Edwin Honig, Poet and Translator, Passes Away
Edwin Honig, former Brown Professor and author of numerous collections of poetry, plays, criticism, and translations, namely of Fernando Pessoa, passed away last week after a battle with Alzheimer's disease. According to this article from The Providence Journal,
Honig once told former Providence Journal columnist Wanda Howard that he was 13 when an alert teacher at the high school he was attending in Brooklyn, N.Y., introduced him to poetry, putting him under the influence of such writers as Hart Crane, T.S. Eliot, and Gerard Manley Hopkins.
Thanks to his grandmother who spoke Spanish, Arabic and Yiddish but little English, he said, he also developed an intense lifelong interest in Spanish and Portuguese.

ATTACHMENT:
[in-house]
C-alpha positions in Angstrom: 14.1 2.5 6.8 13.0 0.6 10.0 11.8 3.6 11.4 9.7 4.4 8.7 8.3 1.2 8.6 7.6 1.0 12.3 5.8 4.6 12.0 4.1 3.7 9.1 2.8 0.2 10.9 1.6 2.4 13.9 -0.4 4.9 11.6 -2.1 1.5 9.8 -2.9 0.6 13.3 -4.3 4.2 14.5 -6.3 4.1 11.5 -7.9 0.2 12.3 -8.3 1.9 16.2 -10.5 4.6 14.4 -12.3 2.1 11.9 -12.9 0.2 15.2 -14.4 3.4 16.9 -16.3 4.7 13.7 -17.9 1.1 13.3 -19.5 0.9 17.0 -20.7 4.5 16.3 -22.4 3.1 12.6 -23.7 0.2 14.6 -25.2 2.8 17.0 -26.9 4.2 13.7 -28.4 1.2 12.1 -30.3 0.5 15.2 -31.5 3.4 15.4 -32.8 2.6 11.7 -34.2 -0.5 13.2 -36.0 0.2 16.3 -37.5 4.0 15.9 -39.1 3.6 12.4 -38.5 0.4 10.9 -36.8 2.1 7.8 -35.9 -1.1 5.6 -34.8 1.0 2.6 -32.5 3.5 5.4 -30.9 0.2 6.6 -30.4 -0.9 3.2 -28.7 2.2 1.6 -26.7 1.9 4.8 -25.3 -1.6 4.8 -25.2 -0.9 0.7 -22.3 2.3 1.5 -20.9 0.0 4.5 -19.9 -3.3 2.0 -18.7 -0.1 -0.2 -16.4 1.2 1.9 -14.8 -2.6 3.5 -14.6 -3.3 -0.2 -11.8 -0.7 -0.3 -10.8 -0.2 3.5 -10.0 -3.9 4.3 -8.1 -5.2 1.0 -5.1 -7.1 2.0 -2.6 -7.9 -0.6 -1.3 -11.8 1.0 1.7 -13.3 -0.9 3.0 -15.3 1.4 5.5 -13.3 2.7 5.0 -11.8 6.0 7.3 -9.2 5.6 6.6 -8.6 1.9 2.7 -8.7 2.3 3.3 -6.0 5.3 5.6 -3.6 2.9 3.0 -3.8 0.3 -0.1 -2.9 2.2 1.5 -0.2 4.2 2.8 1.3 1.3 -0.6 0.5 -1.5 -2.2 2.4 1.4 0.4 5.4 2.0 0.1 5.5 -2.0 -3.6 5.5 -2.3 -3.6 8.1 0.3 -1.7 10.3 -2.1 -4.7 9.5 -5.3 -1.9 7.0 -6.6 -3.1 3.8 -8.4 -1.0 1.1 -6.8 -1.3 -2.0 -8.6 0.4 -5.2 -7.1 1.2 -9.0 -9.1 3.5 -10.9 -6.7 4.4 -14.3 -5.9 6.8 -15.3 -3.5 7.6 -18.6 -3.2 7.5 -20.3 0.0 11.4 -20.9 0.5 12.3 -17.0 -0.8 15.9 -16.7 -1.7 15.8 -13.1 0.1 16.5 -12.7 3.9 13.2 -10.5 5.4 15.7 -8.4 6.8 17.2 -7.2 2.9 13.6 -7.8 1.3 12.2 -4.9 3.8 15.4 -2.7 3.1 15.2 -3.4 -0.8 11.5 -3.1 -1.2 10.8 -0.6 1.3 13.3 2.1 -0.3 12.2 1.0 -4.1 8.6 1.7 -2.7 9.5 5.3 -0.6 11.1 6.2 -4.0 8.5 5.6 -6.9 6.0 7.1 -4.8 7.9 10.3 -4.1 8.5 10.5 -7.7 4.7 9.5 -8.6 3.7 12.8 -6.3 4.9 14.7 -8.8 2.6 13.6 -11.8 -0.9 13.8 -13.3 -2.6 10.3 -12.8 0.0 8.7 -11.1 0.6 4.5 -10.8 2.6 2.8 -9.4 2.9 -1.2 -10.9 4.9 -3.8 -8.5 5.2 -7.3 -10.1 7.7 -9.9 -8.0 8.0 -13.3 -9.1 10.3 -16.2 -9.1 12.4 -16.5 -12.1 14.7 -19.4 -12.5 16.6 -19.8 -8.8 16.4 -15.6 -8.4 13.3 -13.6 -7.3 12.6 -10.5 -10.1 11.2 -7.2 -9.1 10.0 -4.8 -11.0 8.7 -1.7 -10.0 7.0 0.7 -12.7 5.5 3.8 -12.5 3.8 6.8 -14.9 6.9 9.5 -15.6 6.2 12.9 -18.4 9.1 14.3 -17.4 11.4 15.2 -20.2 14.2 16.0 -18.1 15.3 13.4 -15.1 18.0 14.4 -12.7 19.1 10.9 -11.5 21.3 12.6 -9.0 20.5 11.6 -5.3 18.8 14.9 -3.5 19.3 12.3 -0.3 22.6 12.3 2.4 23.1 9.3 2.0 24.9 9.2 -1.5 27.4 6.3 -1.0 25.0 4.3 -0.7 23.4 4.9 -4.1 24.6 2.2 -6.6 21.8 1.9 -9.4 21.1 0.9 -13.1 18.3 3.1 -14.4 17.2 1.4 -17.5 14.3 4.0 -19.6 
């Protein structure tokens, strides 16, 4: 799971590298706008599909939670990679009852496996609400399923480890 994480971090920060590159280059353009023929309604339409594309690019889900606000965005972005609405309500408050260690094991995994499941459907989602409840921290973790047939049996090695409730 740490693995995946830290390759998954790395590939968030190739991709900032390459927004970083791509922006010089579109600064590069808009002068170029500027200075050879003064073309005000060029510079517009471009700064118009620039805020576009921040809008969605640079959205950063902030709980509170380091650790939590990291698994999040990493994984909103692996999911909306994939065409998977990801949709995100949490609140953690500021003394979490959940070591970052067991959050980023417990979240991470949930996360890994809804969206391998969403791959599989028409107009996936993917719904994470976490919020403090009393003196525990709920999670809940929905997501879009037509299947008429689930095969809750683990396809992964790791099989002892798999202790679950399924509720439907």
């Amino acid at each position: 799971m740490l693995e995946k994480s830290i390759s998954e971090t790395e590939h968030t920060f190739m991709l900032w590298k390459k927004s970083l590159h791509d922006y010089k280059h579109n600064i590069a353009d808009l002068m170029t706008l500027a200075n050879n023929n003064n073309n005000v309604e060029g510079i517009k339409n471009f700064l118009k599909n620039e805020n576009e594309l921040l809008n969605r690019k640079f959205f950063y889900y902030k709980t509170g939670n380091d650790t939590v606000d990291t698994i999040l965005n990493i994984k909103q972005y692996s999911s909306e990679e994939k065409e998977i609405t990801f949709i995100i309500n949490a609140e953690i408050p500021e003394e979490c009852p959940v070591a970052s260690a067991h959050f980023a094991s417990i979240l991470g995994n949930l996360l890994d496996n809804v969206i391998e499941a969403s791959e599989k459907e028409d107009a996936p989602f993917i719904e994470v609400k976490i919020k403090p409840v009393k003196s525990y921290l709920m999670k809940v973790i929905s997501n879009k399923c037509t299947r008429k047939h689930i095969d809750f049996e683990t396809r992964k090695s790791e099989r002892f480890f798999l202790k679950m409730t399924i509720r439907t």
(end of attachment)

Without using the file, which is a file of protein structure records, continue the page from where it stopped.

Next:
All together, he wrote 10 books of poetry, 3 plays, 5 books of criticism and 8 translations, one of the earliest of which was on Federico Garcia Lorca, the Spanish poet murdered by Franco’s fascists in Granada. It was published in 1944. Four decades, later he was knighted by the president of Portugal for helping to introduce Fernando Pessoa to the English-speaking world and was similarly honored in 1996 by the king of Spain for his translations of Spanish poets and playwrights.
Honig, who taught at Harvard University before going to Brown, received awards from the Guggenheim Foundation, the Mishkenot Sha’Ananim in Jerusalem, the National Endowment of the Arts and the Academy and Institute of Arts and Letters.
He would later compile nearly a half-century of his poems in a volume titled “Time and Again,” and was working on a second volume, “Over Time,” when he became ill.
In “To Restore a Dead Child,” he released decades of sorrow over the death of his 3-year-old brother who was run over by a truck when Honig was just 5.
One of Honig's collections of Pessoa translations can be found here.